In the past, messages were often sent by travelers who wrote about what they saw, heard and experienced on their journeys, most often in a journal or in letters to family back home. British missionaries in Africa, for example, sent letters to be read out by the preacher on Sundays to their congregations in England, describing their work in converting the natives and asking for more funds. The missionaries’ picture of Africa was thus spread amongst church groups in England with some authority. In some cases the messages were not so systematic or deliberately planned for a wider audience. This was the case for example with the letters sent by Mary Wortley, traveling with her husband through the war-torn Balkans in the early 18th century on a diplomatic mission, winding up in Constantinople. Somehow Mary Wortley Montagu’s letters survived for us to read today in Life on the Golden Horn in which she describes her adventures in the mysterious culture of Ottoman palaces, bath houses and royal courts. Ships’ captains were another source of information, as they often kept notes of curious or interesting things seen on their journeys to recount on returning home or to help find their way home again. In other cases the purpose of traveling was to collect and record specific types of information, for example by scientific explorers or industrial spies.

Herodotus is regarded as the great pioneer of historical writing based on first-hand experience, with his account of the war between the Persians and the Greeks in A.D. 490-479, The Histories. Little is known about the person Herodotus or his background. He was a traveler and observer, who saw history-telling as a way of understanding the universe, as it was then known. But he also used this knowledge to analyse moral and philosophical questions. At that time, most stories and messages were passed on orally.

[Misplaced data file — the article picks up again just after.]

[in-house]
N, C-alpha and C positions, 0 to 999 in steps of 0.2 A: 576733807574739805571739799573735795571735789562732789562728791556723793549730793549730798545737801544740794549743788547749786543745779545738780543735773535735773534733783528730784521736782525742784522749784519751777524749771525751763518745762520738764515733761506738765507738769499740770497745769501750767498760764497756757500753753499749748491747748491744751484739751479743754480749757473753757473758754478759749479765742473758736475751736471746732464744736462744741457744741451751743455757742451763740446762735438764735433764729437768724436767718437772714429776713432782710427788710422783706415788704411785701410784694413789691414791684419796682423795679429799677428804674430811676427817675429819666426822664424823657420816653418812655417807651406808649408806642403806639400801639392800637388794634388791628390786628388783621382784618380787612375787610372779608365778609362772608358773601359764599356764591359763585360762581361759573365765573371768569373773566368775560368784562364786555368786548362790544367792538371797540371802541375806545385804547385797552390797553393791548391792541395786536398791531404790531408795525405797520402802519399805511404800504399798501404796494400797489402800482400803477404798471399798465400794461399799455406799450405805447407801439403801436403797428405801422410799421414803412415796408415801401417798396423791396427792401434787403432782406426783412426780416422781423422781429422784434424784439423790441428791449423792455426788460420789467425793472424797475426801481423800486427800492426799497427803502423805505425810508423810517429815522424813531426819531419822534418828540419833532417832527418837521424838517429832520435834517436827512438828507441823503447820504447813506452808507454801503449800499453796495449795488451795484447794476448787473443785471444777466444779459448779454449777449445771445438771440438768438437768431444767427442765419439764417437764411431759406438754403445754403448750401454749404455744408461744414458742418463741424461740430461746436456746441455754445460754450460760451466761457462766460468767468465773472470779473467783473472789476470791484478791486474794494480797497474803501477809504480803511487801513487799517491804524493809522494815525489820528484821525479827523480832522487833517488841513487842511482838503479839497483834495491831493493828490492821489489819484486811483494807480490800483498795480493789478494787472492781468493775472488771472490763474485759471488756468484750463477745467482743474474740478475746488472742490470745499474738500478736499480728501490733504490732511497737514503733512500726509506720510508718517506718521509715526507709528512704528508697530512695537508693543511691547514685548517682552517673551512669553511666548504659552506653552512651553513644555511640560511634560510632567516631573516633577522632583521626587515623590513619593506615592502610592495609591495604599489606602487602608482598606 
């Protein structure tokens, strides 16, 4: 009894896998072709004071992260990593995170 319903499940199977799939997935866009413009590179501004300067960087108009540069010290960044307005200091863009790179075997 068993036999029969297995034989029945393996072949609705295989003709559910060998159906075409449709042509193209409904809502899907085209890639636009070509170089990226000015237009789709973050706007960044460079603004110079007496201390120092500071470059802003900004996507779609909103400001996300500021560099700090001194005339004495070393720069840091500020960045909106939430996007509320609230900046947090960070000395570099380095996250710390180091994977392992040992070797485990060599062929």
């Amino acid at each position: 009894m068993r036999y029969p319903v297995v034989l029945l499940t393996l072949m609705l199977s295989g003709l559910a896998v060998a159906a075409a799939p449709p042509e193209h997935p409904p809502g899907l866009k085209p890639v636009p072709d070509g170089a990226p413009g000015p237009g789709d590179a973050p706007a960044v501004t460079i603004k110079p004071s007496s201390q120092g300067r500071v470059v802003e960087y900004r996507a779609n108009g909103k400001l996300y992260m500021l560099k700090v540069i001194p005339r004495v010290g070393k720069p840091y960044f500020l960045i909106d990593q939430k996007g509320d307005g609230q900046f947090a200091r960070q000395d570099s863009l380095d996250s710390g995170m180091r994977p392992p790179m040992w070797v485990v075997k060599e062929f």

Herodotus explains why he set out to write about what he saw:

Here are presented the results of the enquiry carried out by Herodotus of Halicarnassus. The purpose is to prevent the traces of human events from being erased by time, and to preserve the fame of the important and remarkable achievements produced by both Greeks and non-Greeks, among the matters covered is, in particular, the cause of the hostilities between the Greeks and non-Greeks.

Millennia later, Herodotus became the inspiration for Ryzard Kapuscinski, the Polish journalist and traveler, who had Herodotus’s Histories as his traveling companion. In his book Travels with Herodotus, Kapuscinski describes how Herodotus was “obsessed by memory, fearful on its behalf. He felt that memory is something defective, fragile, impermanent–illusory, even.” But “man does not obsess about memory today as he once did because he lives surrounded by stockpiles of it”.

Kapuscinski worked in the same way as Herodotus did, describing his approach as “crossing the border”. “I could only move forward” was how Kapuscinski expressed it, and he did this in the spirit of Herodotus:

In the world of Herodotus, the only real repository of memory is the individual. In order to find out that which has been remembered, one must reach this person. If he lives far away, one has to go to him, to set out on a journey. And after finally encountering him, one must sit down and listen to what he has to say–to listen, remember, perhaps write it down…So Herodotus wanders the world, meets people, listens to what they tell him.

And that is what Kapuscinski did too. From the mid-1950s to his death in 2007, he sent many messages to the future based on traveling, asking questions, listening to people and writing down his observations. The message is often of transition, the crossing of borders. He deliberately crossed many boundaries, because they were there. The fantastic story in The Emperor, Downfall of an Autocrat is based on secret interviews with servants in the palace of Haile Selassie including his pillow bearer and purse holder. Other of his books books include: Imperium, about the death of the Soviet Union; The Soccer War on the emergence of the third world; Shah of Shahs, a recounting of the downfall of the last Shah of Iran; and, Another Day of Life on the last days of the Portuguese colonial power in Angola.

Just like Edward Weston and Herodotus, Kapuscinski saw it as his mission to send messages to the future to help us understand the past.

What messages are you and I sending to future generations?

———-
Eric Gandy
Stockholm